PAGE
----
Web Design 2018: Judging a Book by it’s Cover | New Media Services
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Last updated on April 8, 2021

Web Design 2018: Judging a Book by it’s Cover

five web designer standing beside a book with web design

Visuals are an integral part of businesses that aim to attract clients or customers. The written content, products/services and branding of a business requires web design. An idea can come within a split-second or developed over time. But any idea is only as good as how well it can be presented. Studies on preferences, test groups, several QA sessions and even more revisions are often necessary to get everything just right. And though this may advocate judging a book by its cover, the reality is that with so many sources of stimuli all around a viewer, it’s easy to get distracted.
That’s why so much money is invested on how to best present specific content – to keep the target audience interested in the main content. Without a great design that catches the attention of the viewer, many ideas or offers presented online will suffer greatly from the lack of interest.
content is king written in a crown shape text

(Image Courtesy of Pixabay)

Web Design and Content
For every great idea, should come an even greater design. Text content in itself cannot guarantee success just as a design with all the bells and whistles thrown in will only work if it compliments the actual text.
For the purpose of this discussion, let’s refer to “content” in a broad sense; front end content like text, images, video and/or audio plus back end content like the metadata required for SEO. “Web Design” in this discussion will be color schemes, layout, compatibility and navigation.
Content has been the reigning king of the internet for the simple fact that people have an inborn curiosity that refuses to be satisfied (and is easily distracted). That’s how a person starts off researching on free web templates online to suddenly learning about skeuomorphism only to find himself watching videos of nematodes coming out of spiders and praying mantises (or researching on what the plural of “mantis” really is – mantes??).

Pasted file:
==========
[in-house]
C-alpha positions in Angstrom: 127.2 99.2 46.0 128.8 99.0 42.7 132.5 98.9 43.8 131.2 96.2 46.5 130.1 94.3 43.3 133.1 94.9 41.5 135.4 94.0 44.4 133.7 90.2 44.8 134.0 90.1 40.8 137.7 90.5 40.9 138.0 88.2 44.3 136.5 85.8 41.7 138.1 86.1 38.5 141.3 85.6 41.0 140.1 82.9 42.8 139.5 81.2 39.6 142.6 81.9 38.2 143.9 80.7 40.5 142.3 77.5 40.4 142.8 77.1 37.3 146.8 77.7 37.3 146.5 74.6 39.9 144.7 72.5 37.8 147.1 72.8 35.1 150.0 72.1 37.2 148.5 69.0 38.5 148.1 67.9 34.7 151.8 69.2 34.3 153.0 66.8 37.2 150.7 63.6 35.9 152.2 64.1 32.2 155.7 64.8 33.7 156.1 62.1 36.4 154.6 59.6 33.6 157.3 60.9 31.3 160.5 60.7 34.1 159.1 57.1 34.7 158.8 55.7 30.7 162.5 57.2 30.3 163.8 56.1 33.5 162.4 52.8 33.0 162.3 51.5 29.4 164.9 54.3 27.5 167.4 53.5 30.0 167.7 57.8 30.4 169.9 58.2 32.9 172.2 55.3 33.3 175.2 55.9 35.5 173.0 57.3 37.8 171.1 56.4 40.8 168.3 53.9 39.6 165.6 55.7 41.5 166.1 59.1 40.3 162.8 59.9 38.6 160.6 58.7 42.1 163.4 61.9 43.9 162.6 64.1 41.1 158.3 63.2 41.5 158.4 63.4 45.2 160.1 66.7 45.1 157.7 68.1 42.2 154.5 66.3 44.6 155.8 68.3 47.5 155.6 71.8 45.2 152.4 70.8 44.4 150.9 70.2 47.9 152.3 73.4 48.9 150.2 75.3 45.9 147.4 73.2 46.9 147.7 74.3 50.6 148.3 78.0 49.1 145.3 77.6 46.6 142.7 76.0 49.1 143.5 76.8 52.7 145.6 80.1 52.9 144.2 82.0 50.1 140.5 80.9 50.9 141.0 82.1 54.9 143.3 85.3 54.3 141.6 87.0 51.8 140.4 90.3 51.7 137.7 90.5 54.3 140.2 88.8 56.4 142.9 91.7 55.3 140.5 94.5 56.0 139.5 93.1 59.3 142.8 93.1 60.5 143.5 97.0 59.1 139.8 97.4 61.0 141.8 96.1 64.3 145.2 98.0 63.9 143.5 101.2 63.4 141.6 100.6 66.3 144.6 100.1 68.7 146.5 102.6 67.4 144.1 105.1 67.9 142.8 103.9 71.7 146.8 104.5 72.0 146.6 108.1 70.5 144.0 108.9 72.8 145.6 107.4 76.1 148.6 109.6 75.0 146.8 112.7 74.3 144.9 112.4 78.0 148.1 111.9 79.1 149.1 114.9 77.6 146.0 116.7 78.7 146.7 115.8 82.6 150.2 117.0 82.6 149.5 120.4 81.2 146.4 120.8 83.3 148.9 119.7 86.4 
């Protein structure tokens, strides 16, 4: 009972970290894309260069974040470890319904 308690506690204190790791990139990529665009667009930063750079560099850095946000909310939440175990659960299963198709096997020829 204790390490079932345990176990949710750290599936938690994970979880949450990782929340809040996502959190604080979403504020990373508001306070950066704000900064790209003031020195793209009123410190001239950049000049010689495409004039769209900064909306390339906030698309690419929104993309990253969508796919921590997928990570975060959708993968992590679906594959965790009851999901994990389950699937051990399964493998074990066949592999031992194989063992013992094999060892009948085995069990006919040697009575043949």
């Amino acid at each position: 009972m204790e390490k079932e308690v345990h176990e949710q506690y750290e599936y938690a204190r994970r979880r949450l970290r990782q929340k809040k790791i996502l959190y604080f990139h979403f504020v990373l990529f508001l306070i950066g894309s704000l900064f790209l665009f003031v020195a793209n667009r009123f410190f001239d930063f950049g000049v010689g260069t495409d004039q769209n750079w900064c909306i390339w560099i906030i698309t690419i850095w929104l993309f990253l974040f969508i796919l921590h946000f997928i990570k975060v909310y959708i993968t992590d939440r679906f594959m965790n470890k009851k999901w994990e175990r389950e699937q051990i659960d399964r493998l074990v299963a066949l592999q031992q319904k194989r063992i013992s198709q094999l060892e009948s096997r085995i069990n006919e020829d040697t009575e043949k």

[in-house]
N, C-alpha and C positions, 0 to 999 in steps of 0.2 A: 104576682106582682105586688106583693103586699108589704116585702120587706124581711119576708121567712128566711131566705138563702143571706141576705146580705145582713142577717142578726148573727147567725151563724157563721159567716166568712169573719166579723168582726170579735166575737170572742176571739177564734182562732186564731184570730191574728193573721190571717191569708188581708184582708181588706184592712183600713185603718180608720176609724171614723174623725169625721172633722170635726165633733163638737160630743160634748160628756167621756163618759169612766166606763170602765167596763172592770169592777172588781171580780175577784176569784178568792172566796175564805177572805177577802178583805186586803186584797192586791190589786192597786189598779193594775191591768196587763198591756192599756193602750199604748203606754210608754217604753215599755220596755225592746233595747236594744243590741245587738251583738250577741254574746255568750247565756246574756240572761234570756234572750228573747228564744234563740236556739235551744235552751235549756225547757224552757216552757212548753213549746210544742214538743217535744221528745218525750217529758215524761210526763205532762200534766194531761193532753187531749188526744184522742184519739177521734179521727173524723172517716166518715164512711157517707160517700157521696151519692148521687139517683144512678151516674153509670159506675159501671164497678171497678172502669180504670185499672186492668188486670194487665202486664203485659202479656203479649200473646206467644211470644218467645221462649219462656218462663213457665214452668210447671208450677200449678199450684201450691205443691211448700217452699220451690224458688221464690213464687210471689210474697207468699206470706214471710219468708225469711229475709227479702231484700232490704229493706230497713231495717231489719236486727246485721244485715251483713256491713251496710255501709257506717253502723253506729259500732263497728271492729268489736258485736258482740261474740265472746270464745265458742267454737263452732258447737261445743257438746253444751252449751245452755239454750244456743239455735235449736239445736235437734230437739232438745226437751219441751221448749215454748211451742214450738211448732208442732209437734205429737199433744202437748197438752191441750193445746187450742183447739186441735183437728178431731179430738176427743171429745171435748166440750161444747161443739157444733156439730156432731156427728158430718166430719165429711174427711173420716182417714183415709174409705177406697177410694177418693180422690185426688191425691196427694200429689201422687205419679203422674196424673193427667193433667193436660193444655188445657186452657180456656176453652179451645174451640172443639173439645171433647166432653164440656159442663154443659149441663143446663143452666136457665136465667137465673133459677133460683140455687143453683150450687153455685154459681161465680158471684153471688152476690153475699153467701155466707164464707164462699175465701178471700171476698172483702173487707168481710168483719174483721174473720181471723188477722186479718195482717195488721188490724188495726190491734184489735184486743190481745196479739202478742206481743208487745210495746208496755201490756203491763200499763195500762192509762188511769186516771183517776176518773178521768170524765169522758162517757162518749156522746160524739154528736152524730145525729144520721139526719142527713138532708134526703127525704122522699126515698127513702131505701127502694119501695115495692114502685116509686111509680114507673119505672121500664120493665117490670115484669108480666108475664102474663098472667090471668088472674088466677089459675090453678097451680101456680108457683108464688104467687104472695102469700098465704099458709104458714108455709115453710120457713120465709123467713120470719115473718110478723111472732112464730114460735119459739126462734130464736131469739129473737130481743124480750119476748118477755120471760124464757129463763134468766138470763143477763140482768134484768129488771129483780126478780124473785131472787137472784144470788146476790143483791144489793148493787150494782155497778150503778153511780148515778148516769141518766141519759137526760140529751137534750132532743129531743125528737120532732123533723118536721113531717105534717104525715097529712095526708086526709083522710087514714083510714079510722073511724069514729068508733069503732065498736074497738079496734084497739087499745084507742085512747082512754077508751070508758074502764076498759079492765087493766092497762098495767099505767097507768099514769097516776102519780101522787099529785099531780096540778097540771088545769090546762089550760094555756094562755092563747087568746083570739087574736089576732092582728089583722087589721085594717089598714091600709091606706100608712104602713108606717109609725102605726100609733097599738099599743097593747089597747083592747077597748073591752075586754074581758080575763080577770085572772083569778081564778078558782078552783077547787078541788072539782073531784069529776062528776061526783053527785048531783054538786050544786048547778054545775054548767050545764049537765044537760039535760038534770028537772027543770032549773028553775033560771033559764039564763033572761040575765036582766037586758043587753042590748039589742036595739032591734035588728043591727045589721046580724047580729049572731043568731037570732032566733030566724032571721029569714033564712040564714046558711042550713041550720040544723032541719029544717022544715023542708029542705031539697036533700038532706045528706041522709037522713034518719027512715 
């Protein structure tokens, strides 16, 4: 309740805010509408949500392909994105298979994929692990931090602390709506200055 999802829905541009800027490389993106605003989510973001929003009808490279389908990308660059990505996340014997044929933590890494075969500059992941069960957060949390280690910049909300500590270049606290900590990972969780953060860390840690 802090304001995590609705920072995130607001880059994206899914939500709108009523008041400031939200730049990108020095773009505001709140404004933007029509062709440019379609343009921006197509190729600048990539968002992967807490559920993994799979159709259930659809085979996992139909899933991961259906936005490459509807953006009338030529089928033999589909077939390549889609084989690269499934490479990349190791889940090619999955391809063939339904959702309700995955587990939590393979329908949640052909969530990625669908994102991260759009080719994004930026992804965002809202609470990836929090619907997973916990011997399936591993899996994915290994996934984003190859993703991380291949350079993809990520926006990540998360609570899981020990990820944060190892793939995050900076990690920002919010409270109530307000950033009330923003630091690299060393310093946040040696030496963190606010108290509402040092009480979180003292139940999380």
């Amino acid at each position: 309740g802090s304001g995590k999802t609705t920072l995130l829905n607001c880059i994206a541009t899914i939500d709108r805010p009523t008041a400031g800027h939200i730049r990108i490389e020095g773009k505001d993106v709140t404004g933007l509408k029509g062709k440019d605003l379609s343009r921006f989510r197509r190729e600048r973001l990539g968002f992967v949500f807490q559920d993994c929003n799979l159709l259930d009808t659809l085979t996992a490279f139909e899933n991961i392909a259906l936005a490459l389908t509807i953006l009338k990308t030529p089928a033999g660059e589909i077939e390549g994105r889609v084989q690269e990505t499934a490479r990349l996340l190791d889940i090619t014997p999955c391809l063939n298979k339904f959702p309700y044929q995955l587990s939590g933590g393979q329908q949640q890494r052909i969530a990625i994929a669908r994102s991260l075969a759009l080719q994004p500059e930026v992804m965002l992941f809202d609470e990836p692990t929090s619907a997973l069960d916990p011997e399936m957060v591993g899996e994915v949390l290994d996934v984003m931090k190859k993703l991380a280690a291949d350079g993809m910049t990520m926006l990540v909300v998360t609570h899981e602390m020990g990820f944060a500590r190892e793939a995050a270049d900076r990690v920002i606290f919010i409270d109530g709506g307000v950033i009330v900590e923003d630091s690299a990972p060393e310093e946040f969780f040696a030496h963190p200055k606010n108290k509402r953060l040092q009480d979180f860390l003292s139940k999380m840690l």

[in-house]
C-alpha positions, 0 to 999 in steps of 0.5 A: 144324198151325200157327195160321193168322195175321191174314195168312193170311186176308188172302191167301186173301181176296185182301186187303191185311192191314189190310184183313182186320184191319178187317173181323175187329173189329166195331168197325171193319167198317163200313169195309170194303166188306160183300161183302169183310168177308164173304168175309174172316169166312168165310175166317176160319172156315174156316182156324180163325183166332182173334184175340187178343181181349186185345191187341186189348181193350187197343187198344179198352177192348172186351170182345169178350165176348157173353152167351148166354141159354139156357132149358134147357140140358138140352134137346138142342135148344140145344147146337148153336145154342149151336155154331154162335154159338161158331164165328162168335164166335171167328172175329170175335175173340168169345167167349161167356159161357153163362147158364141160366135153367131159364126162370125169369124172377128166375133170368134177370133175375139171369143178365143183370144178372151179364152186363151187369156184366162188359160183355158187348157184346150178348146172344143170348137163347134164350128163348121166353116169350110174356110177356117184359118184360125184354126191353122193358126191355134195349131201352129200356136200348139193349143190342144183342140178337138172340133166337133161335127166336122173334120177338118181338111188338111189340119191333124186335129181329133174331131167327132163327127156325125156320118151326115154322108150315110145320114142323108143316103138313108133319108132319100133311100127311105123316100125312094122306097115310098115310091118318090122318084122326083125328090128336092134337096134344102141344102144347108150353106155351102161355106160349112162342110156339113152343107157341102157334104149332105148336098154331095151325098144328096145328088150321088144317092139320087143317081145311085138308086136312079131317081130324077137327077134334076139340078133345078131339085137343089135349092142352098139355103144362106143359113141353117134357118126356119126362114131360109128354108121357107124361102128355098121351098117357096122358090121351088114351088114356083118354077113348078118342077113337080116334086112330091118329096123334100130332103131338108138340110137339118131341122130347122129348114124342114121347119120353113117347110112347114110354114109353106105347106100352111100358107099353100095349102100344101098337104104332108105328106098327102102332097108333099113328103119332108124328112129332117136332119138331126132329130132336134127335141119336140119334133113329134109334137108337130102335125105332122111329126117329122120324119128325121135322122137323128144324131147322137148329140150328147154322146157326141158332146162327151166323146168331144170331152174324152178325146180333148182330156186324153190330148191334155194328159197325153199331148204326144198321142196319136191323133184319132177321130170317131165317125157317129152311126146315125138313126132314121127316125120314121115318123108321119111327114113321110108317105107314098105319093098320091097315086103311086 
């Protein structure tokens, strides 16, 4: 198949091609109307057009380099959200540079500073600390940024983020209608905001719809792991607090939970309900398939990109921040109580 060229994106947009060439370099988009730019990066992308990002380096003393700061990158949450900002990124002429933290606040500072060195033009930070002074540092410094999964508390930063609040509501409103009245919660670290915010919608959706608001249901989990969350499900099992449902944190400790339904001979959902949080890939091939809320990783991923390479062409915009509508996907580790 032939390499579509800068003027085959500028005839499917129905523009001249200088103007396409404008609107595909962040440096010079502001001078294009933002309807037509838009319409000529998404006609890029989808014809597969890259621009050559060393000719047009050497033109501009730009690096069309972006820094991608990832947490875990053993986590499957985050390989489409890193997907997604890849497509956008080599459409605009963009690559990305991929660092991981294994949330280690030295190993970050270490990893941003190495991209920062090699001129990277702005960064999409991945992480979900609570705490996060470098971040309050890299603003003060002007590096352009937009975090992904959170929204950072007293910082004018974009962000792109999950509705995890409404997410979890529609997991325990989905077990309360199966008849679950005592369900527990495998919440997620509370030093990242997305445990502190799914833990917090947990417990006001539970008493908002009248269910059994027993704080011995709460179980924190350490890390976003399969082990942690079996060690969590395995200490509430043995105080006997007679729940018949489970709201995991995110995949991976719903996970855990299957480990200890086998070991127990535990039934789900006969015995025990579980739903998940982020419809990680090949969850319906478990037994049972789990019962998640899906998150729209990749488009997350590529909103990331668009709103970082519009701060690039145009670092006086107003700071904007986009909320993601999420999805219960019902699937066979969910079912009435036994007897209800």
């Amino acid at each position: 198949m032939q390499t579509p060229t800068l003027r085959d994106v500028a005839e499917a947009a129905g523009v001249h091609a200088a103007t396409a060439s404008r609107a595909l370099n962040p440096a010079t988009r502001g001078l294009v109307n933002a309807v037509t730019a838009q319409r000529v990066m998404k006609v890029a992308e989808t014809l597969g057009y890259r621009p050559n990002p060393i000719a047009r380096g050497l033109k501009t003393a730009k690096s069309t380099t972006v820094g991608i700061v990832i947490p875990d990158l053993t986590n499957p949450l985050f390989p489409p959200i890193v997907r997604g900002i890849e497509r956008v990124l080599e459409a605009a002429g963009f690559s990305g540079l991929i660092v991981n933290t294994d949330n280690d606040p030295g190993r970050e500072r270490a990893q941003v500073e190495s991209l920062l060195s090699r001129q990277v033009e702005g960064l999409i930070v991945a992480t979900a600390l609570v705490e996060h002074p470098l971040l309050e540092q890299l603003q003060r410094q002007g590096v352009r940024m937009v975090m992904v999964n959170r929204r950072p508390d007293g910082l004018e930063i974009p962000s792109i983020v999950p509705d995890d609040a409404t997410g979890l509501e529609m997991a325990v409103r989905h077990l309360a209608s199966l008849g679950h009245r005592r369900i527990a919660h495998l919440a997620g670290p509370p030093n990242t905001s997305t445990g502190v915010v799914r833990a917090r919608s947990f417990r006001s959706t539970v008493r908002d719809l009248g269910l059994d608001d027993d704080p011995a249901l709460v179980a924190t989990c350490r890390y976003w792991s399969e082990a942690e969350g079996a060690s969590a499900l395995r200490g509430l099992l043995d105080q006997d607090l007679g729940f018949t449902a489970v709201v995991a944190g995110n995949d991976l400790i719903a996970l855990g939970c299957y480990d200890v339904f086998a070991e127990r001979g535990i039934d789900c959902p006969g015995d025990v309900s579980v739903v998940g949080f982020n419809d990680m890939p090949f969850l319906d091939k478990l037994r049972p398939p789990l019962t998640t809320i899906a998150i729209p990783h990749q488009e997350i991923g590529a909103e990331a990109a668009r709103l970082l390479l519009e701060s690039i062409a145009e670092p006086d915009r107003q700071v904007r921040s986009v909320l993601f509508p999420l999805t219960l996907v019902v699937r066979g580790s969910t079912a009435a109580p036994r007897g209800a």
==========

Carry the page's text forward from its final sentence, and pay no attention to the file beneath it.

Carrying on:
Web design, and in fact all designs, compliment content mainly by making sure a person’s curiosity (or potential customer/user) does not end up losing to distraction. A great design aims to create a sense of focus and presence that minimizes a site’s bounce rate.
middle ground balance

(Image Courtesy of MaxPixel)

Finding Middle Ground
Web design and content should work fluidly together in what can be called the “perfect form”; the end result does not overload the senses nor underwhelm the viewer. It’s all about finding the middle ground which at times would mean sacrificing some design elements in favor of the content and vice versa.
The middle ground of course has its limits, there are some features and elements that cannot be sacrificed or overlooked like ease of navigation, SEO compliance, responsive design and cross-browser compatibility. This is a matter of effective content and functional web design.
content and design cycle

(Image Courtesy of PXHere)

Web Design
Pictures paint a thousand words, hence, a great web design can deliver a message without flooding a website with too much text. A few sentences partnered with great visuals is much more appealing than a generic image with paragraphs upon paragraphs of written content.
Images and designs are efficient and effective. Too much text is in fact, tiring and time-consuming. A good designer and an adept writer is a winning combination for almost every business target.
All-in-all, creating the perfect form is a mix of balanced content and design with full consideration of user/consumer preferences.
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